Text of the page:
As President Trump’s proposed tariffs threaten to increase the cost of importing foreign cars to the U.S., CNN reported that German automakers will be among the hardest hit. With that in mind, there’s no time like the present to buy that new Mercedes-Benz.
Of course, if you want to steer clear of the tariff debate, there are plenty of sweet Mercedes already cruising America’s roads. Hagerty Valuation information analyst Jesse Pilarski stresses that whenever you shop for an older German vehicle, “it is important to do the proper research and know what to look for in terms of common issues.” With that said, here are three almost-classic Mercedes worth buying right now.
Unveiled at the Geneva Auto Show in March 1993, mid-range E-Class W210 cars are currently the hottest Mercedes in the collector car market. With a Hagerty Vehicle Rating of 83 points, they jumped 22 spots, rising from 57th on the list to 29th. They’re also affordable; W210s carry an average #3 value of $5200. Values are increasing, however. They’re up 5 percent since August 2017. Pilarski says Hagerty’s interest/demand metrics are strong, with a 33-percent increase in quotes and a 27-percent increase in the number of cars added to Hagerty policies over the last 12 months.
The first-generation Mercedes-Benz SLK also skipped a few rungs on the HVR ladder. Tied with the W210 at 57th the last time around, it currently sits 44th. “We haven’t moved value in almost seven years, but quotes are up 38 percent over the last year,” Pilarski says. “And the actual number of two-seat SLKs added to Hagerty policies has increased 76 percent in the last 12 months.” With such strong demand metrics and current average #3 values of less than $10,000, these cars could see a decent increase in value during the coming years.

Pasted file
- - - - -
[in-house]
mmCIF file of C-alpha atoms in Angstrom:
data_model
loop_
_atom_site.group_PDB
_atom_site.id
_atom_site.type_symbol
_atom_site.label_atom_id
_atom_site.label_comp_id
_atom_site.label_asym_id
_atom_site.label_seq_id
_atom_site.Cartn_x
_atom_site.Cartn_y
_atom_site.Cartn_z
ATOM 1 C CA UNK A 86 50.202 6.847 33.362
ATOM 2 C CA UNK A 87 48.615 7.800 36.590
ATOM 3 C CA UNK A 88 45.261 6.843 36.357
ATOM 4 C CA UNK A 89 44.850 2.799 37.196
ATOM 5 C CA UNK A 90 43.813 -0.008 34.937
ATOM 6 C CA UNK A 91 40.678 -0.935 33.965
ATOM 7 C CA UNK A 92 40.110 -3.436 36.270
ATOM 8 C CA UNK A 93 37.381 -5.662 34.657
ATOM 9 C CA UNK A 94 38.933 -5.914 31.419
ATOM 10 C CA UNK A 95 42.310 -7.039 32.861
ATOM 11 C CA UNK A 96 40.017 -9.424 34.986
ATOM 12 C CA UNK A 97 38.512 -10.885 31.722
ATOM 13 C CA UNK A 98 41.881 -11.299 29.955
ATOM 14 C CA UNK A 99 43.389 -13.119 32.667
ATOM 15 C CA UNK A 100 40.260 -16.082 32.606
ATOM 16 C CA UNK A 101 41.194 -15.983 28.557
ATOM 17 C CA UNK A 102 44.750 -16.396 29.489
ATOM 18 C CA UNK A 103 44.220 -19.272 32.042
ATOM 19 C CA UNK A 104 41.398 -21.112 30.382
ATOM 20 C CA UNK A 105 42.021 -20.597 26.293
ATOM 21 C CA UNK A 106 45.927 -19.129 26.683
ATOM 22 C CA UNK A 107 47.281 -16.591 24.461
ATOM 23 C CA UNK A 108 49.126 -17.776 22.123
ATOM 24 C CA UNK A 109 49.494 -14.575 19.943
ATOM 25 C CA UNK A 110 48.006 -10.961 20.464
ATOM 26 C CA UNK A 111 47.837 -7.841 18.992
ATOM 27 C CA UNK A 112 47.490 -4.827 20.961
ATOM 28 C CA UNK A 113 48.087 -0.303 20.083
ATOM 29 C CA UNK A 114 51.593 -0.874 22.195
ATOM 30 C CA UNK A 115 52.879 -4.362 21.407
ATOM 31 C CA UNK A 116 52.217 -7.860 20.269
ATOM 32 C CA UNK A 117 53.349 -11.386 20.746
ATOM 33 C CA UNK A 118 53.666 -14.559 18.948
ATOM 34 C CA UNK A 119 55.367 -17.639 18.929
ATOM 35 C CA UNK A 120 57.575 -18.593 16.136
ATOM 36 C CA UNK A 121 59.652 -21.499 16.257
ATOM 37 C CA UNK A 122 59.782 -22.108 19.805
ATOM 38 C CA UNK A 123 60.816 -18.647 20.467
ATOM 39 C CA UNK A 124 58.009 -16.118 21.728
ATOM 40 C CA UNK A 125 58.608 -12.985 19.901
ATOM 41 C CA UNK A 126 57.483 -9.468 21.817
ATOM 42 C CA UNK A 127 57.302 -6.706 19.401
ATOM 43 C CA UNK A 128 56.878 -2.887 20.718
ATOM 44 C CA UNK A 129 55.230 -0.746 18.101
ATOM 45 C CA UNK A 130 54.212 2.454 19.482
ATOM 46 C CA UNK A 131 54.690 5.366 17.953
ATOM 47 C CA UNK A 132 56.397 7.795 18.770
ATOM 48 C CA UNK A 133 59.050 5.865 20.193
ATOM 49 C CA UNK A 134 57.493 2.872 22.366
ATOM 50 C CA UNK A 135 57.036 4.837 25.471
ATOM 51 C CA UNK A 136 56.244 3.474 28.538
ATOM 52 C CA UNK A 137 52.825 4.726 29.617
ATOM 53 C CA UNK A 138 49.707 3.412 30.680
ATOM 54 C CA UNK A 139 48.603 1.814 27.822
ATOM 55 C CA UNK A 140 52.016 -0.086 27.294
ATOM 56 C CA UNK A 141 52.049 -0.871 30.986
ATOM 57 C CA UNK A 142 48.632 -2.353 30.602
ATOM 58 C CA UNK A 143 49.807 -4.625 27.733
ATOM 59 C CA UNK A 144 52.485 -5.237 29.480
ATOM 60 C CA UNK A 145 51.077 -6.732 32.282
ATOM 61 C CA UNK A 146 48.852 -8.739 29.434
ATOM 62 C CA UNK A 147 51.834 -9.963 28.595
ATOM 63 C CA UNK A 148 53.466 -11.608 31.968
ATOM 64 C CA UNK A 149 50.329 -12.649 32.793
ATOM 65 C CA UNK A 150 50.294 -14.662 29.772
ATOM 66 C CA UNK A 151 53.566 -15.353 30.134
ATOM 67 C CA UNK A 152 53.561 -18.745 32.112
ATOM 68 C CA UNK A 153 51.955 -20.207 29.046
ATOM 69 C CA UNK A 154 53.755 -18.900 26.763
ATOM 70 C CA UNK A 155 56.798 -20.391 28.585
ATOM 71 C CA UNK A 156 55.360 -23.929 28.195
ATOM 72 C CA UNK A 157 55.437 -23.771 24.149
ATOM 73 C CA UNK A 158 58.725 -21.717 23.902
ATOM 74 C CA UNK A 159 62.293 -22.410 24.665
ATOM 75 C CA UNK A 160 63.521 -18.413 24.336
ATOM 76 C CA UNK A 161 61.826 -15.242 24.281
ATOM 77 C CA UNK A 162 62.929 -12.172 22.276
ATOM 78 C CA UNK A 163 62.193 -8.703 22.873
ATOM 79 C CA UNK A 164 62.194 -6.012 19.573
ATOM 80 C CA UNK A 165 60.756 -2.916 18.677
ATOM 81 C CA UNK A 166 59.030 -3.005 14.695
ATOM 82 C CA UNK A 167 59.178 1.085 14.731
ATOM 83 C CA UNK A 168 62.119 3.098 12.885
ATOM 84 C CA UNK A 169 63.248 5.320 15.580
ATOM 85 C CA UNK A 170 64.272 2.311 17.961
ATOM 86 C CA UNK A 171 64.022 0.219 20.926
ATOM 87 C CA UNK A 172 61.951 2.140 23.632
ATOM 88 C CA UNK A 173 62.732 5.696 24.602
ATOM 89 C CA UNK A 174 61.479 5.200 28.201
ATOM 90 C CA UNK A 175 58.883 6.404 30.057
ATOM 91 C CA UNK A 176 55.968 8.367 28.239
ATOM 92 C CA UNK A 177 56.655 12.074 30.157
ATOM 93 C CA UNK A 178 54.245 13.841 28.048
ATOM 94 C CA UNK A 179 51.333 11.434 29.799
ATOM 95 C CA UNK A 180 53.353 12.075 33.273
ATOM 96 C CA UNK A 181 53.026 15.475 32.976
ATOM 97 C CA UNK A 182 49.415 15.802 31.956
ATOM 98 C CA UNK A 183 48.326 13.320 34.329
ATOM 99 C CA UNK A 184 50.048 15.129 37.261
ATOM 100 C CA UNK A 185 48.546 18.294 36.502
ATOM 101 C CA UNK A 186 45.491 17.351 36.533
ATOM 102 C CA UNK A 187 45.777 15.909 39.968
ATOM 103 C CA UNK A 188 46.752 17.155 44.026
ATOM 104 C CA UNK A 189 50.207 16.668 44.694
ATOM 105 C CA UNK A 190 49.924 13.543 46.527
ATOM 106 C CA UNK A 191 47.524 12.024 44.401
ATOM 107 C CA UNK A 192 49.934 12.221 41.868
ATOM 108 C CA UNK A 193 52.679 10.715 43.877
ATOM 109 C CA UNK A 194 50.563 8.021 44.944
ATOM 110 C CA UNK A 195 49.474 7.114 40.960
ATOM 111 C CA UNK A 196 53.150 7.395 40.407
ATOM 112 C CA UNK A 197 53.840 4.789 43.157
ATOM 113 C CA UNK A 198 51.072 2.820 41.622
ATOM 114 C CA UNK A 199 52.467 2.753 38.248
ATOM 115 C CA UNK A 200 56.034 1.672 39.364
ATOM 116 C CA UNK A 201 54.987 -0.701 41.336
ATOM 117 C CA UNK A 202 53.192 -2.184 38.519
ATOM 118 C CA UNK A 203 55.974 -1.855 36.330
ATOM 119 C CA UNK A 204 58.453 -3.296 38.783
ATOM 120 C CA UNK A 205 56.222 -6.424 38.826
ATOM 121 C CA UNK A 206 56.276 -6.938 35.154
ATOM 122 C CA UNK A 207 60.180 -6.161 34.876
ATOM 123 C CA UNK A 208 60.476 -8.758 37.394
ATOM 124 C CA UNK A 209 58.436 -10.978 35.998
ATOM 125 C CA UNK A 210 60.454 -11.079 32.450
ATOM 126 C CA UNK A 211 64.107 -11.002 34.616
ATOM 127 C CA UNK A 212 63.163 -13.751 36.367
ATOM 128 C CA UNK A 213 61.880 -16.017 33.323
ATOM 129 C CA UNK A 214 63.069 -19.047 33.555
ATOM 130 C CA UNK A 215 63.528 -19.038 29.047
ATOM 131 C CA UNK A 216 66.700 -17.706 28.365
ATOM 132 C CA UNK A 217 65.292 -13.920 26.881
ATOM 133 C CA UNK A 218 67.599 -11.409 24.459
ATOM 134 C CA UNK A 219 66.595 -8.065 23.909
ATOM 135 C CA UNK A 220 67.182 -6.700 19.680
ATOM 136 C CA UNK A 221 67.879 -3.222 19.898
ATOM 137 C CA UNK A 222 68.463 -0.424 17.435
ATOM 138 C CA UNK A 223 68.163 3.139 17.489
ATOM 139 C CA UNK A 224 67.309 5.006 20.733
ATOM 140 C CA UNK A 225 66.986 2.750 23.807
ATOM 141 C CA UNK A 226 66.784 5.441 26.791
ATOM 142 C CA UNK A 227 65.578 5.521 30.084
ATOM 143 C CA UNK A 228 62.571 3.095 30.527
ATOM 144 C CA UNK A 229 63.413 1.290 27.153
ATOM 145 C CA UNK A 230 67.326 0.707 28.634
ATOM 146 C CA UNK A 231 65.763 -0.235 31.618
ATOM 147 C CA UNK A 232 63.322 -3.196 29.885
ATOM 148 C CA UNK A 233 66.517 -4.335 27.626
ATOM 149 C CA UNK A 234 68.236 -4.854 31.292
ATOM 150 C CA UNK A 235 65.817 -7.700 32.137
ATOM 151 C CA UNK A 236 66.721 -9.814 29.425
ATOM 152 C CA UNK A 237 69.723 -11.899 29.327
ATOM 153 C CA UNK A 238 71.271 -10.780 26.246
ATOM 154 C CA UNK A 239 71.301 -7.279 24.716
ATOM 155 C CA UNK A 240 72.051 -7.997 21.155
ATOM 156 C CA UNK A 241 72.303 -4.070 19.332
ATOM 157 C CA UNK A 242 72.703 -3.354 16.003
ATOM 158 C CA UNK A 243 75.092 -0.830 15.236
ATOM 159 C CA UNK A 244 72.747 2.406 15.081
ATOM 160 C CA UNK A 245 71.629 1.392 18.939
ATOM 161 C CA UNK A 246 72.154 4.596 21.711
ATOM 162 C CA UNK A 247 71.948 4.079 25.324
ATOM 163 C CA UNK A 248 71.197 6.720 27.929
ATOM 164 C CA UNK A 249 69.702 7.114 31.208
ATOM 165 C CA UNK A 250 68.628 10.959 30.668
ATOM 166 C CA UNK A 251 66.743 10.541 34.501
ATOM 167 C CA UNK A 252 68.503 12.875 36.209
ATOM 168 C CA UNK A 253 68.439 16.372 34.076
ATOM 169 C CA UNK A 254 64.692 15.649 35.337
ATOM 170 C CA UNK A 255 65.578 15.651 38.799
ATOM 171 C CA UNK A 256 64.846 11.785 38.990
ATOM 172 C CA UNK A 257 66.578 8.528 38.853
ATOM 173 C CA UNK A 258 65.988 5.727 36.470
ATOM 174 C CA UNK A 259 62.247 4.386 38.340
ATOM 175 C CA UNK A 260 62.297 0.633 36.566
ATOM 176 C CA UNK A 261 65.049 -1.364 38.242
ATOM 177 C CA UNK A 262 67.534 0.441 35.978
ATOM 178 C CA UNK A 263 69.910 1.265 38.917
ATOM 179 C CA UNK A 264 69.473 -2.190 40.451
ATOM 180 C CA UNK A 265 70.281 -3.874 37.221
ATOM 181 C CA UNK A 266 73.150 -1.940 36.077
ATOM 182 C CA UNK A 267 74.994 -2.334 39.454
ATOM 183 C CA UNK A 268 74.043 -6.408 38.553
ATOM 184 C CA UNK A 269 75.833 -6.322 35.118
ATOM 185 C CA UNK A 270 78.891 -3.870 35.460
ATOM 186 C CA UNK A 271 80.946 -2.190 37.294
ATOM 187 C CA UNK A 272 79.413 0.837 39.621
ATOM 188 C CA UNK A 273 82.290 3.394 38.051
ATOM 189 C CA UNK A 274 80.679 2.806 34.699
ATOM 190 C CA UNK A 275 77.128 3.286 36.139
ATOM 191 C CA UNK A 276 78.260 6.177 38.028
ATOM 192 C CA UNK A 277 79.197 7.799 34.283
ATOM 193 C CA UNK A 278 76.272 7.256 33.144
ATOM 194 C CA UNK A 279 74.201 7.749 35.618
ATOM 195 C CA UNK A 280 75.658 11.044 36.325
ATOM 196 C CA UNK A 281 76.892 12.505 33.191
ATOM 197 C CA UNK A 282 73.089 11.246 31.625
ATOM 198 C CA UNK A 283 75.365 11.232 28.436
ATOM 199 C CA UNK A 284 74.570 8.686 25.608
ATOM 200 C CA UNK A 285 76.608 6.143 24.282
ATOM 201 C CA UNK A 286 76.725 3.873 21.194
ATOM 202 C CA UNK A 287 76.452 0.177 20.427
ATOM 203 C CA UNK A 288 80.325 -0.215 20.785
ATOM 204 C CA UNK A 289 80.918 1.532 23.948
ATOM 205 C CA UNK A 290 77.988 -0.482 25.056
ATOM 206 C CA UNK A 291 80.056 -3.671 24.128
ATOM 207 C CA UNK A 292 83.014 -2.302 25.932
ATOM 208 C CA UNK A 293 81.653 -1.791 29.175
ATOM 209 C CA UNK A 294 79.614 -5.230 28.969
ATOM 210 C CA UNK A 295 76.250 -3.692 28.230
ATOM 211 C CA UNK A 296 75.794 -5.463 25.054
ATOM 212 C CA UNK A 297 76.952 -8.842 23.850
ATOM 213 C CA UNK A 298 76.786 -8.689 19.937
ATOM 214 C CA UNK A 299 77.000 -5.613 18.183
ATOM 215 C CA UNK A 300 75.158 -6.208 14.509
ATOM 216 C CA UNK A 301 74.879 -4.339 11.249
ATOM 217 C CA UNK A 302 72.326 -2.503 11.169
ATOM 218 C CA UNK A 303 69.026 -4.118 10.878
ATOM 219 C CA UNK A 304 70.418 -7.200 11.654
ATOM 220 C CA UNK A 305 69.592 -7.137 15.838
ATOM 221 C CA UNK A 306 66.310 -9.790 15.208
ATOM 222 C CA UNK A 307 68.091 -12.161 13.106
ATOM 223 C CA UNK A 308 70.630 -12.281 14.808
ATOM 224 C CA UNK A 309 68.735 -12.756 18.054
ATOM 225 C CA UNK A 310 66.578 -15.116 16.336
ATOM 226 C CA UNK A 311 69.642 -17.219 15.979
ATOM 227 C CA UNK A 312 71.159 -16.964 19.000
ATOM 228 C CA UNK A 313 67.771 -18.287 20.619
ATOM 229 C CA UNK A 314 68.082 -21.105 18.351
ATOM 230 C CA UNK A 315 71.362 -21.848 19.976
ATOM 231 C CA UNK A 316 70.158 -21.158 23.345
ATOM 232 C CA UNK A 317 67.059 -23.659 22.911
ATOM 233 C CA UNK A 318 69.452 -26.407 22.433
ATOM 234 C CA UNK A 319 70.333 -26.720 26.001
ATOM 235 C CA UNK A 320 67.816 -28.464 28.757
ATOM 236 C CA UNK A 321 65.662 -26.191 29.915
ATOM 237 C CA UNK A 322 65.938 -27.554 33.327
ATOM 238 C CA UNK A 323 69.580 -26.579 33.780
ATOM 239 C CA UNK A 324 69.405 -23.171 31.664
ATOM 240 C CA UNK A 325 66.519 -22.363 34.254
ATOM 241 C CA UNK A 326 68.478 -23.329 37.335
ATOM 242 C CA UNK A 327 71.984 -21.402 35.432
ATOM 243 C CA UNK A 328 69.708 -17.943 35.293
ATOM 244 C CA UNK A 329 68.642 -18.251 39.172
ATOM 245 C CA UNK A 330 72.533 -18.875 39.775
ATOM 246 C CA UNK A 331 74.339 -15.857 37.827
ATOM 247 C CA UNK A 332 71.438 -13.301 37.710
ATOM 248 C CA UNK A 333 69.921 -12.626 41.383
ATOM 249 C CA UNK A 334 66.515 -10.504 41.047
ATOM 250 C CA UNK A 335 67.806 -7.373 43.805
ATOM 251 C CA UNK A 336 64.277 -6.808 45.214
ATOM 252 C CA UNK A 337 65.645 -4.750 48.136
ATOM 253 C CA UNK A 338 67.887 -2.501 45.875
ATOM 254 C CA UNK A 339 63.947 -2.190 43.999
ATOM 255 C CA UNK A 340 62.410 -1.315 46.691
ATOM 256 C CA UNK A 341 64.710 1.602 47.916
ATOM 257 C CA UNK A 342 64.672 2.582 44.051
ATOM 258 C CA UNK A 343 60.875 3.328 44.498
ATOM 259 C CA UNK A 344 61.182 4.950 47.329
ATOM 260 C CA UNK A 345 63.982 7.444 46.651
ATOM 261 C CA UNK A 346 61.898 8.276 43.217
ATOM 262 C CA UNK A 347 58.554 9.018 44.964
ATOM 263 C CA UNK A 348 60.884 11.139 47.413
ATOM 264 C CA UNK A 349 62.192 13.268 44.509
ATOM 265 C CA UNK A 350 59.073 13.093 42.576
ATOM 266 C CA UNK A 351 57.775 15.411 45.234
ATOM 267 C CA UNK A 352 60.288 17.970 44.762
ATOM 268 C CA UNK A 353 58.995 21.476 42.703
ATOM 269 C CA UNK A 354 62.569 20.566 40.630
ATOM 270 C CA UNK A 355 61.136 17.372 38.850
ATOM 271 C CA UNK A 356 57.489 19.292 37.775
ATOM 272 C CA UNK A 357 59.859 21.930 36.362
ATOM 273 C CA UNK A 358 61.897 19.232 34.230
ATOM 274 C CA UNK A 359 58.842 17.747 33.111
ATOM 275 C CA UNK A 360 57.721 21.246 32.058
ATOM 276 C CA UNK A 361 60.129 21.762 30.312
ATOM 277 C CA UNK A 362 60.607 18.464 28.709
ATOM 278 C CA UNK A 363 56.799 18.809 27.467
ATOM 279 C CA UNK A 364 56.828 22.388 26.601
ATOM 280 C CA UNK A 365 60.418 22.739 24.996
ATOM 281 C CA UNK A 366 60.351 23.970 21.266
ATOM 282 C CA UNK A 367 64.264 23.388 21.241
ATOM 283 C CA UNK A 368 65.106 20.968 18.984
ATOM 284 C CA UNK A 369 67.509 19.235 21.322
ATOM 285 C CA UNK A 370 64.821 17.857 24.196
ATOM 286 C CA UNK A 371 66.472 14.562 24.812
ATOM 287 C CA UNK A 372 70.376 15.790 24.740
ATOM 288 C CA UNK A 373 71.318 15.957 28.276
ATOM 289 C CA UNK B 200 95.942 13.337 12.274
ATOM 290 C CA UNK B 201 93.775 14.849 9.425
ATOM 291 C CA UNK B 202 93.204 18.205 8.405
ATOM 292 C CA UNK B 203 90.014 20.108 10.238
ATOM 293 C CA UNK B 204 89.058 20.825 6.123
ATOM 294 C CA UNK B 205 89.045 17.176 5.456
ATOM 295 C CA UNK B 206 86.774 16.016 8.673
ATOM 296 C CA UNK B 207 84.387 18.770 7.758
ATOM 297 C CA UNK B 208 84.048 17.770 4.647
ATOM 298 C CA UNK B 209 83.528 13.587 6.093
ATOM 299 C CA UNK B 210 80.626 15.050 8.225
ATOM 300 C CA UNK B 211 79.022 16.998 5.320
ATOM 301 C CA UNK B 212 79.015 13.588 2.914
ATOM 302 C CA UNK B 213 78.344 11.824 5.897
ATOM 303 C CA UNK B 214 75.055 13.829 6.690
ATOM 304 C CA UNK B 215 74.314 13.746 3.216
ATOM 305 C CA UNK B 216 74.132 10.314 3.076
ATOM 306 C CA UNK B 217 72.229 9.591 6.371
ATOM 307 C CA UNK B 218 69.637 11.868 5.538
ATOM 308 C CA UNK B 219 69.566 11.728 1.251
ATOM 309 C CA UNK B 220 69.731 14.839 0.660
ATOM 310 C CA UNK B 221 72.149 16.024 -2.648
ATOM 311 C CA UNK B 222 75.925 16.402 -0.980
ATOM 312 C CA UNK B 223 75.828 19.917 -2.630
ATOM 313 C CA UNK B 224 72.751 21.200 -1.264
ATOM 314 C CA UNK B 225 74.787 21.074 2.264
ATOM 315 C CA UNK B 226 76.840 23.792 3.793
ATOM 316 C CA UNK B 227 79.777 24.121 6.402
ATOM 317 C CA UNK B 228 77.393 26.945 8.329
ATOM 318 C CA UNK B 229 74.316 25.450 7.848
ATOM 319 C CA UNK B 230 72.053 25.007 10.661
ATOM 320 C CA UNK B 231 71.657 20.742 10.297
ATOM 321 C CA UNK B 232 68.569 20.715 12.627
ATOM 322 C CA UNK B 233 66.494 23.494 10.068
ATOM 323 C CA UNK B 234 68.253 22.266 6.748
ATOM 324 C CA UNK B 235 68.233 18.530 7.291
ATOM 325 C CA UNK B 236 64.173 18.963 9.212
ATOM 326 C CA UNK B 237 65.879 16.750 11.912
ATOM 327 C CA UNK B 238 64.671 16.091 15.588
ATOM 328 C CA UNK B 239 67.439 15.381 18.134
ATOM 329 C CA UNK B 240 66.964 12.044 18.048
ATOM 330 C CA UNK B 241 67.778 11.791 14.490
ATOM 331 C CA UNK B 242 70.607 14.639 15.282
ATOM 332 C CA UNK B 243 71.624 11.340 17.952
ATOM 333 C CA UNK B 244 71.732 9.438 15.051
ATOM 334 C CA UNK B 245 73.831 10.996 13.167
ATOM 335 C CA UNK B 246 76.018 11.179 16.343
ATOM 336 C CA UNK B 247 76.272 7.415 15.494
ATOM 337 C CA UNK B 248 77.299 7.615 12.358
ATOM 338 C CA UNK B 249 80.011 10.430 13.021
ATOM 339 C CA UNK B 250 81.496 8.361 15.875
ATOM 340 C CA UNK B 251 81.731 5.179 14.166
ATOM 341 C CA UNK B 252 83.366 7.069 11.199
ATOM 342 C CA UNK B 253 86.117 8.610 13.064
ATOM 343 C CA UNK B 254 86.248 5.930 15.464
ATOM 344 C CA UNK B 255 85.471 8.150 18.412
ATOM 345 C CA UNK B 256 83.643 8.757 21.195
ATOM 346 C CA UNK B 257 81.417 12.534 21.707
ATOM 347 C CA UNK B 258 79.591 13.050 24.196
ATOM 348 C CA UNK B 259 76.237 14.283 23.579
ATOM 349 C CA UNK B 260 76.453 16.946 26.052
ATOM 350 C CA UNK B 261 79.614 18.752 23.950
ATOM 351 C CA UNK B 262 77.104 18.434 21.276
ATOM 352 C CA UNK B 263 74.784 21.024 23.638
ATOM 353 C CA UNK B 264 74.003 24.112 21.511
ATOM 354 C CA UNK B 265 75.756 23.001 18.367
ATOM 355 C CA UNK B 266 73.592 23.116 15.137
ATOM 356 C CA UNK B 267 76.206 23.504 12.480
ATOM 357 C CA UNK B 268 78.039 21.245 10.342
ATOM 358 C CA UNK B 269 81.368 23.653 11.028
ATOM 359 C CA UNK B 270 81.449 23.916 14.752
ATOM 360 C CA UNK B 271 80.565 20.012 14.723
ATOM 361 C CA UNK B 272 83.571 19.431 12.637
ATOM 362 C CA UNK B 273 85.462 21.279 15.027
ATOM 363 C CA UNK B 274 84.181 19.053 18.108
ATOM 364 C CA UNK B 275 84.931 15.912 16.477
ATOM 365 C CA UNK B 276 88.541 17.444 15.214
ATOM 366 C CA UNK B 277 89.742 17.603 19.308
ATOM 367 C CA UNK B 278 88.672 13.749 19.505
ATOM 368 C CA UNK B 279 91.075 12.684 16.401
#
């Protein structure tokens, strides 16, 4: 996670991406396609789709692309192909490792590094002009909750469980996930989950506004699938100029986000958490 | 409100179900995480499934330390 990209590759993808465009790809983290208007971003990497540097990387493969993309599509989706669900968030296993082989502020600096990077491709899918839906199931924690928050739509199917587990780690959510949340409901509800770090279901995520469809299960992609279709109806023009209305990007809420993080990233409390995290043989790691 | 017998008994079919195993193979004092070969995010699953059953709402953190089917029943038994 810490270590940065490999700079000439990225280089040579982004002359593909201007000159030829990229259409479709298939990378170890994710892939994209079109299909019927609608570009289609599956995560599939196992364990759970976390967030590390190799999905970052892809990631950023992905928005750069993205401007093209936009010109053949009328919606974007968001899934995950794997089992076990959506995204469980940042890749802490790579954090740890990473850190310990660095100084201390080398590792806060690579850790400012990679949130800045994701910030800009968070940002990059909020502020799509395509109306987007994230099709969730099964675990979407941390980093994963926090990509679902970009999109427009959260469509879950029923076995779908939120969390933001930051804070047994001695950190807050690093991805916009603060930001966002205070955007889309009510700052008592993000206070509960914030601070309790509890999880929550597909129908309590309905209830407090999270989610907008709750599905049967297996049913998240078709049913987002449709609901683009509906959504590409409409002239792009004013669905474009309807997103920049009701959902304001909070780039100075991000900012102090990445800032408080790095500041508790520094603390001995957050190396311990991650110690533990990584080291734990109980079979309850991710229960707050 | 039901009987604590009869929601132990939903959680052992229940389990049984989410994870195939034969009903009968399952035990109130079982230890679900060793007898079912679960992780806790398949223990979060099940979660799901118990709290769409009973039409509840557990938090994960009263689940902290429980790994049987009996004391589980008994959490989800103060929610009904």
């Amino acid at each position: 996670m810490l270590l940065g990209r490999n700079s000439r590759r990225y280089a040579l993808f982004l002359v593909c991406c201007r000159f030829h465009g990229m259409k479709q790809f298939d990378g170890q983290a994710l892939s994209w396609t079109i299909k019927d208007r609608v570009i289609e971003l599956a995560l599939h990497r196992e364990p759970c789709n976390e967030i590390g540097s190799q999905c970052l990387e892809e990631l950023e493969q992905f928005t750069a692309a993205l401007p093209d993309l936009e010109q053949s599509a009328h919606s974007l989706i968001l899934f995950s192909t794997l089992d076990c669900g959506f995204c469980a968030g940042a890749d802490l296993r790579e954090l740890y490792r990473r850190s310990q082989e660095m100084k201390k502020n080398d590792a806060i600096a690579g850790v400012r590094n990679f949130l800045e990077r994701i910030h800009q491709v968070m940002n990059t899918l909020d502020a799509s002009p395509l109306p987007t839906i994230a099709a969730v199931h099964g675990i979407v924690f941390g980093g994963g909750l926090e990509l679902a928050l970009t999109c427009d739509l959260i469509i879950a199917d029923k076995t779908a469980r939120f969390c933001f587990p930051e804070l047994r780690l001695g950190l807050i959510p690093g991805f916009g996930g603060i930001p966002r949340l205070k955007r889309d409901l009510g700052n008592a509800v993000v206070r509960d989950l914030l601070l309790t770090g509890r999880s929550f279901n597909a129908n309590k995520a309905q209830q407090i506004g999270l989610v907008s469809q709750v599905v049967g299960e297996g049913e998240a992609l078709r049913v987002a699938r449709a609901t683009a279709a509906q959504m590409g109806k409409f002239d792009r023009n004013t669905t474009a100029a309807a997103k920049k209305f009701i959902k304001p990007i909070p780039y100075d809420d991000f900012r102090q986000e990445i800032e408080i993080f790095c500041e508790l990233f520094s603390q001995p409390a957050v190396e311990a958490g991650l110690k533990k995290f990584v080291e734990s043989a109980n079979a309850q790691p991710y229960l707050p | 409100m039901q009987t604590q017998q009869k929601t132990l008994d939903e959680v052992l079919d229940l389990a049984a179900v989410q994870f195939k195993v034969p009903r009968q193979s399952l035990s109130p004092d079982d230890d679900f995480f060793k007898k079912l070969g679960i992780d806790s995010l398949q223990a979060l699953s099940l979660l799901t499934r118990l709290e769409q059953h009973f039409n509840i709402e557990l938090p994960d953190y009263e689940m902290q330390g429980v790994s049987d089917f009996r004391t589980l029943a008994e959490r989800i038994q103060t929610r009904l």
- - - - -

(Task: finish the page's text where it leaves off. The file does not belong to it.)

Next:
We called out the R129 SL—which debuted at the 1989 Geneva Motor Show—as one of the best buys on our 2018 Hagerty Bull Market list, and values are starting to increase, with Hagerty Price Guide numbers up 6 percent over the last eight months. According to our numbers, quotes are up 6 percent, and the number of 1990–2002 SLs added to Hagerty policies has increased 12 percent over the last year, both solid growth indicators. Enthusiasts are drawn to 1996–98 models because they have both a computer-controlled five-speed transmission (first used in 1996) and a four-cam, four-valve V-8 engine (dropped after 1998). Even the most desirable are valued at just over $10k.
Editor’s note: The Hagerty Vehicle Rating tracks a vehicle’s performance relative to the rest of the market, based on a 0–100 scale. A 50-point rating indicates that a vehicle is keeping pace with the market overall. Ratings above 50 indicate above-average appreciation, while ratings below 50 indicate vehicles that are lagging. The rating takes into account the number of vehicles insured and quoted through Hagerty, along with auction activity and private sales.